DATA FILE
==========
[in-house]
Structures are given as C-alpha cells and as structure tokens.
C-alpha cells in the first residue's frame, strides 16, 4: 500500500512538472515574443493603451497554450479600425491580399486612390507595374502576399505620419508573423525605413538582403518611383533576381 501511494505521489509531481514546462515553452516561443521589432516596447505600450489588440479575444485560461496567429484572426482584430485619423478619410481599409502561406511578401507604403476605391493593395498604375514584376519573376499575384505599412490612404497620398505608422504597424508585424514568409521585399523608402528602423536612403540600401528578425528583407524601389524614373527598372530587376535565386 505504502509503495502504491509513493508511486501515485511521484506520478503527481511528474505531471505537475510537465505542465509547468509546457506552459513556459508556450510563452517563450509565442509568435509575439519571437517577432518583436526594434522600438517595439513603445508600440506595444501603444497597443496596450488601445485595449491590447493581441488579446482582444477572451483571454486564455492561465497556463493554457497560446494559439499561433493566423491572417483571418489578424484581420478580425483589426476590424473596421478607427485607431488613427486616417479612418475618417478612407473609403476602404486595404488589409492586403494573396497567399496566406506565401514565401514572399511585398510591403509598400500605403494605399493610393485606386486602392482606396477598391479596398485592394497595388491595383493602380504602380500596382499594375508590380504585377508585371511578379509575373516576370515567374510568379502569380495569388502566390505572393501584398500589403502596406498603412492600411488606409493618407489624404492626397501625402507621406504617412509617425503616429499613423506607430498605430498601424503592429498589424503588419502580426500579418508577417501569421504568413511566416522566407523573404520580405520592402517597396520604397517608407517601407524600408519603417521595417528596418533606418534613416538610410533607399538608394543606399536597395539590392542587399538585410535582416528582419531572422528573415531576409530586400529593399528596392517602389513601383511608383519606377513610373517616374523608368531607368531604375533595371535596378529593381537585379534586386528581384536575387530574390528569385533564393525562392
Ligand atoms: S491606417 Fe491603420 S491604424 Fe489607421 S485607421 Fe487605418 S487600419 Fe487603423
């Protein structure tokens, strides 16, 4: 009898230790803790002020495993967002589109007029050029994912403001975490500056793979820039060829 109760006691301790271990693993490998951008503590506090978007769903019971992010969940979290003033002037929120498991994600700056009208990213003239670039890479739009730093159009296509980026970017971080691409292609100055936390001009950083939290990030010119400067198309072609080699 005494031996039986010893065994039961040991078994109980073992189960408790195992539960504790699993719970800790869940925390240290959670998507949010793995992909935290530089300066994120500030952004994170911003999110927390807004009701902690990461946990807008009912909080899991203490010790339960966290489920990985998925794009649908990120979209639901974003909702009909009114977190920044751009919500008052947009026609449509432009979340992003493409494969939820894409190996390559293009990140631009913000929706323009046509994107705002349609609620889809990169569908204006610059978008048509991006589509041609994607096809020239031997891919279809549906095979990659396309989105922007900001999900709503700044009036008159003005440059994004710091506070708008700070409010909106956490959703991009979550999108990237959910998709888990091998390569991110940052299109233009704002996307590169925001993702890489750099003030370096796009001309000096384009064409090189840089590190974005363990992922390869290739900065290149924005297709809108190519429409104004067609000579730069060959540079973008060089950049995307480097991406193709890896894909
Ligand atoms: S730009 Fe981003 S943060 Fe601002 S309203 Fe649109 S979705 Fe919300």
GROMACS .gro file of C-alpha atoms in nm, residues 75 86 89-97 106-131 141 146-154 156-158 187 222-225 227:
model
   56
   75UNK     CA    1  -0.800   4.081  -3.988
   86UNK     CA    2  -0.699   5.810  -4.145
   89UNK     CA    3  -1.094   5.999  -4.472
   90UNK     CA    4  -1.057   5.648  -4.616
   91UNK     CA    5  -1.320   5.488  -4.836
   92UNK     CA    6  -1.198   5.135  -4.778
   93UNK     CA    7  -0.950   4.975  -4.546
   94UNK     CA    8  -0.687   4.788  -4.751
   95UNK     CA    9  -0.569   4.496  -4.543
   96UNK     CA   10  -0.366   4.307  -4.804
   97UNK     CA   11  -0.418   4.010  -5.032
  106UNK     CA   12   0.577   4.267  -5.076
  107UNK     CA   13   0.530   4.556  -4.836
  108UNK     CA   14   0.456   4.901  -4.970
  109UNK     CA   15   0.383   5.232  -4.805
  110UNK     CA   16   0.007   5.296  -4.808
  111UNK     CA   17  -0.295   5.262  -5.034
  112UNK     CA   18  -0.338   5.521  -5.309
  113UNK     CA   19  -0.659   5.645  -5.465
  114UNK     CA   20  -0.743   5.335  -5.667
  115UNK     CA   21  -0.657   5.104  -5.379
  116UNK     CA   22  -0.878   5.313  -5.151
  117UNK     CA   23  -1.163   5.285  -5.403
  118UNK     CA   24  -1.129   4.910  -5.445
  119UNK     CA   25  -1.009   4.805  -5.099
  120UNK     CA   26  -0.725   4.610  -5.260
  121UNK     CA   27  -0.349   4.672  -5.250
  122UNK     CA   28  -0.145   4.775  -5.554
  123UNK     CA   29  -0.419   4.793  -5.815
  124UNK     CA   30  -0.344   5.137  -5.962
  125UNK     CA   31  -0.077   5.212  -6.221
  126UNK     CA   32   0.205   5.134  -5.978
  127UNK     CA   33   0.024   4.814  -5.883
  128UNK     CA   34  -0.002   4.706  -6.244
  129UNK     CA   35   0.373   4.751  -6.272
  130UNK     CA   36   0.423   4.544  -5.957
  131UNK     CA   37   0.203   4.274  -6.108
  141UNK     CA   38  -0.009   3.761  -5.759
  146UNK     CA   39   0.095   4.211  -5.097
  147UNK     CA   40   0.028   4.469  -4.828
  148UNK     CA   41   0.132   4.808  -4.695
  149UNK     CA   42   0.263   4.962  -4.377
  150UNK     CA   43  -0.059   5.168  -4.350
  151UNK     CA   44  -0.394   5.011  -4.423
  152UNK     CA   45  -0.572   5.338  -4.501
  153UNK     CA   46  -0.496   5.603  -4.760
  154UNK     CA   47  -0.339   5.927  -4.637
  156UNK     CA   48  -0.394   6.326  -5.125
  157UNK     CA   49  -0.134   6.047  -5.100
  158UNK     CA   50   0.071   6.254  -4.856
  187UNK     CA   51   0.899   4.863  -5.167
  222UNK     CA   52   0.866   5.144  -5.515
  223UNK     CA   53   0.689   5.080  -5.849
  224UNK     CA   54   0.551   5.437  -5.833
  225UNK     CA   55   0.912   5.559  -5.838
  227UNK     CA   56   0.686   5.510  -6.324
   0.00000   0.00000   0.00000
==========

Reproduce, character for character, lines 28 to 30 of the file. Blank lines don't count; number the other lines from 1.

  113UNK     CA   19  -0.659   5.645  -5.465
  114UNK     CA   20  -0.743   5.335  -5.667
  115UNK     CA   21  -0.657   5.104  -5.379